Bangladesh introduces fiscal breaks for solar-powered water desalination


As part of efforts to boost solar power production and produce fresh water from salty water, Bangladesh's government eliminated the Advance Tax (AT) on imported components required for solar-powered water desalination plants.

The move aims to reduce water production costs and enhance reliance on solar power in 19 coastal districts facing grid electricity shortages due to lower imports of coal and fuel.

People in coastal belts depend on seawater as ponds and underground water have become salty due to climate change. Cyclones contaminate ponds and canals, rendering water unusable. Rising sea levels have increased salinity in many parts of Bangladesh, including inland areas.

Several solar-powered water desalination units currently operate in southern Bangladesh. Each system includes a 500 W solar power system driving a 0.5 hp (373 W) water pump.In 2020, Australia-based company F Cubed secured a government contract to supply 1,140 desalination machines, providing clean drinking water to around 30,000 people in Bangladesh.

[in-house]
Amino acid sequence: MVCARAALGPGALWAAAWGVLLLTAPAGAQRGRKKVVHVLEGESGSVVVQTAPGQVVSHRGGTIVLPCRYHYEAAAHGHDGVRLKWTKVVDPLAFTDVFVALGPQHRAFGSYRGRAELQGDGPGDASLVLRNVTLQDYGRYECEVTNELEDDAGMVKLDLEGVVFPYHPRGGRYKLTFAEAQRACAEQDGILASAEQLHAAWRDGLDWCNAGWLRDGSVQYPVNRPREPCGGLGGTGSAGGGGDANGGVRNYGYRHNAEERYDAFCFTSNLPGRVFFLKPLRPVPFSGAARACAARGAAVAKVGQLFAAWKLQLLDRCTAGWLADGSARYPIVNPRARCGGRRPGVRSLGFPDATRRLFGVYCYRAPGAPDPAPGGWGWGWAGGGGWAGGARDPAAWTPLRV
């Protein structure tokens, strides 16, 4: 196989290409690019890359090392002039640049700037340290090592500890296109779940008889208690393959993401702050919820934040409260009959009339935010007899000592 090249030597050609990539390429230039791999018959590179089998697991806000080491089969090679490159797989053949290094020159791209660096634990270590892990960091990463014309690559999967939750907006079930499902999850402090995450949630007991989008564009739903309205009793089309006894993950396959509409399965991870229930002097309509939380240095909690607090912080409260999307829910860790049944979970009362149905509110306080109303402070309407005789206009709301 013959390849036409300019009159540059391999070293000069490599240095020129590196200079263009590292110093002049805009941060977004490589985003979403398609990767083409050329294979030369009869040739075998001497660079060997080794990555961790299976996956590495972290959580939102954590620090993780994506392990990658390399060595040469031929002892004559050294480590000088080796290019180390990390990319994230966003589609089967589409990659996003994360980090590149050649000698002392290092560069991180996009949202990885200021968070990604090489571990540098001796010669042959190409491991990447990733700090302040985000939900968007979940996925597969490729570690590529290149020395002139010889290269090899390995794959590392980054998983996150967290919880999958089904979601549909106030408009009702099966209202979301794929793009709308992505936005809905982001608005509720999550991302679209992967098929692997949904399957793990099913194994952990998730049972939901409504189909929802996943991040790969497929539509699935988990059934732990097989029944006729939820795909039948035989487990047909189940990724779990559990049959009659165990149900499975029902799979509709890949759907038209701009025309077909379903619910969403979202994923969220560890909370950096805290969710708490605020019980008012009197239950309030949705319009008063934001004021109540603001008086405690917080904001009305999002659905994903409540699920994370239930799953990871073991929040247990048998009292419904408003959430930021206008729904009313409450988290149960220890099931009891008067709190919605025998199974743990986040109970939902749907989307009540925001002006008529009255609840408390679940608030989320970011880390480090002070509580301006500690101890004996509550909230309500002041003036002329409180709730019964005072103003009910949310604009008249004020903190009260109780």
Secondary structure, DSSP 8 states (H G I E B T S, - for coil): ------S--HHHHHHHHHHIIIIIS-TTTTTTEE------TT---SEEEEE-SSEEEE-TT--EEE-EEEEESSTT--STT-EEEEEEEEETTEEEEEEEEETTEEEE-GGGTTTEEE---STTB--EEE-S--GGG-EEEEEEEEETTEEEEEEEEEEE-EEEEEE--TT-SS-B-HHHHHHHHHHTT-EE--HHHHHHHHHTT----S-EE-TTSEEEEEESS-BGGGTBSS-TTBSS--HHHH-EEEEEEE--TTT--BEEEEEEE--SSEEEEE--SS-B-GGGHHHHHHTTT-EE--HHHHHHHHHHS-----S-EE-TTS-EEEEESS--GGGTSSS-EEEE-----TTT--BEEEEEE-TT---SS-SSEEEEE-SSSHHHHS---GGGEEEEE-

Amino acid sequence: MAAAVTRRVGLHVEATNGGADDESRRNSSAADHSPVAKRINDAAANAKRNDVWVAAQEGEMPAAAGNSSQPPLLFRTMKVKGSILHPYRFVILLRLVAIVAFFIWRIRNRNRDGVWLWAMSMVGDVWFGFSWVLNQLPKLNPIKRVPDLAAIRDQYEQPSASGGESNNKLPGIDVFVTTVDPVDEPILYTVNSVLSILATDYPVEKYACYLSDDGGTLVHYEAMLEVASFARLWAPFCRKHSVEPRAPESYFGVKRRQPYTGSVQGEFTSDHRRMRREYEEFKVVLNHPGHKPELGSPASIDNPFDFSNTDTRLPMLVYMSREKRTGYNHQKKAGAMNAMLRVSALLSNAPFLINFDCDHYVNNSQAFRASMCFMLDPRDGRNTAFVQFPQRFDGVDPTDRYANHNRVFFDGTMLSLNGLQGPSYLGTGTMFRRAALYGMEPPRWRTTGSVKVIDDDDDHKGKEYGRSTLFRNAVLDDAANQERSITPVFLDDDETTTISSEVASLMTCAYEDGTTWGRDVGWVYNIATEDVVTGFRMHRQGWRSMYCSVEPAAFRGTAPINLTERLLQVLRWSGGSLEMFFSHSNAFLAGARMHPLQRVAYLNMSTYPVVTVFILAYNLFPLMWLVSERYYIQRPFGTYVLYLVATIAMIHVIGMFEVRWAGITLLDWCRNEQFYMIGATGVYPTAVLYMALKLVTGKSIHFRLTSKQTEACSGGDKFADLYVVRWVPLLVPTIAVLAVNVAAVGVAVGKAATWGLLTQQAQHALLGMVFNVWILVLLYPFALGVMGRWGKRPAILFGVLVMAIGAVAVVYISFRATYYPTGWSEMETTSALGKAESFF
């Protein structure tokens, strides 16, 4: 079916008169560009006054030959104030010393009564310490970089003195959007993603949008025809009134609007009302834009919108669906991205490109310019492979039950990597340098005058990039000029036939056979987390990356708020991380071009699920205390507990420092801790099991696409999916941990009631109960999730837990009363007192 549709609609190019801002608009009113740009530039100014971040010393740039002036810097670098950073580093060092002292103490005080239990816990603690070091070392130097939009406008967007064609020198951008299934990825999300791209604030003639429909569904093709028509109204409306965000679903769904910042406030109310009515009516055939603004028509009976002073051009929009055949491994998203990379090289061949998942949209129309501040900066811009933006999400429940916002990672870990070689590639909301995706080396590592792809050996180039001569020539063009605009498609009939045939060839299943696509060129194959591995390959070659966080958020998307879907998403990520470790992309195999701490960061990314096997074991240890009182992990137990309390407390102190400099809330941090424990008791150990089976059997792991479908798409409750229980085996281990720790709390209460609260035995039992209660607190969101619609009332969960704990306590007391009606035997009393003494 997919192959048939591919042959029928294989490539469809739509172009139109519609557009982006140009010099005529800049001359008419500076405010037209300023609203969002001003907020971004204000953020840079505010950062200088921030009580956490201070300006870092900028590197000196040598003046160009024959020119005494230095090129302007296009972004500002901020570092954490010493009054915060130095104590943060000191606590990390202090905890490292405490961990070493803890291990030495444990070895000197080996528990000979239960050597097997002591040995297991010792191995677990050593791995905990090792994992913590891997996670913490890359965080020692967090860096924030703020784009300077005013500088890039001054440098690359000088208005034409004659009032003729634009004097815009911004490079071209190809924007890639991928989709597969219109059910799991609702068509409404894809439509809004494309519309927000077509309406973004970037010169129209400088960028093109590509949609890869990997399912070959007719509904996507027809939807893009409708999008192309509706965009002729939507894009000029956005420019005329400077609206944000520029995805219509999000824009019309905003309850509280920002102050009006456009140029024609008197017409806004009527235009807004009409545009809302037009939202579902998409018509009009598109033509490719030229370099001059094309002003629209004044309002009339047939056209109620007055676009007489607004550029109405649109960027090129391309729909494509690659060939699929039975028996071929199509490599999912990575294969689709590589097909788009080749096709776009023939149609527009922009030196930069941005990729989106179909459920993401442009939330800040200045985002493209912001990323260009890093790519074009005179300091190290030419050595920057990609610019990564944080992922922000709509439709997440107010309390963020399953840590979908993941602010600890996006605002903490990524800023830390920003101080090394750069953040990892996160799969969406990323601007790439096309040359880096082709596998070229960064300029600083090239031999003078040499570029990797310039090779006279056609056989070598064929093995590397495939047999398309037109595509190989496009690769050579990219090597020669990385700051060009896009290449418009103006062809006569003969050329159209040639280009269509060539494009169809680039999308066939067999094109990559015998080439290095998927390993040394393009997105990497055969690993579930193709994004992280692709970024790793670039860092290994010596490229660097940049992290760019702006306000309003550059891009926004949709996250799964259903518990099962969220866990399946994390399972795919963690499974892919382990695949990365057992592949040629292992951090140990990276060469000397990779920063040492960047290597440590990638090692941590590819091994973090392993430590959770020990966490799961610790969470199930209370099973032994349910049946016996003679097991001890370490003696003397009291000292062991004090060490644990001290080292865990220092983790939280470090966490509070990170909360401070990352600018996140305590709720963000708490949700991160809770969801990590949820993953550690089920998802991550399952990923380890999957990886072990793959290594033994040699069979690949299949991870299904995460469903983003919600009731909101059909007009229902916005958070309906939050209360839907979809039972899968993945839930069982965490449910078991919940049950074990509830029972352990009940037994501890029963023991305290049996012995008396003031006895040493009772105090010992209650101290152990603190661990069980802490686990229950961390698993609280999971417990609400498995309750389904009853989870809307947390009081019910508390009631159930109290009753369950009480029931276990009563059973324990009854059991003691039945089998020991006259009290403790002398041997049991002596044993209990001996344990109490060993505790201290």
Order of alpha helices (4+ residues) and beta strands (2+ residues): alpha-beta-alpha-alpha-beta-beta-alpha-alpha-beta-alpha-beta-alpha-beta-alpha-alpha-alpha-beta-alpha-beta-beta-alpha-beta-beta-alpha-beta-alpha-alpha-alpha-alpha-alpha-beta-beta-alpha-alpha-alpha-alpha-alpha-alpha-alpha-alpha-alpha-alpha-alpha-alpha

Popular content

An official at the Department of Public Health Engineering who was involved in the project told the pv magazine that the DPHE ran the pilot project in 16 coastal districts. “From each desalination unit five families can get safe drinking water,” he said.

“This project was financed by the government from its exchequer, but considering the benefits of desalination machines, funds will be sought from development partners to further expand such facility,” he added.

Bangladesh is presently experiencing a 25% low electricity generation in this scorching summer thus at least 3,000 MW of load shedding is occurring every hour.

This content is protected by copyright and may not be reused. If you want to cooperate with us and would like to reuse some of our content, please contact: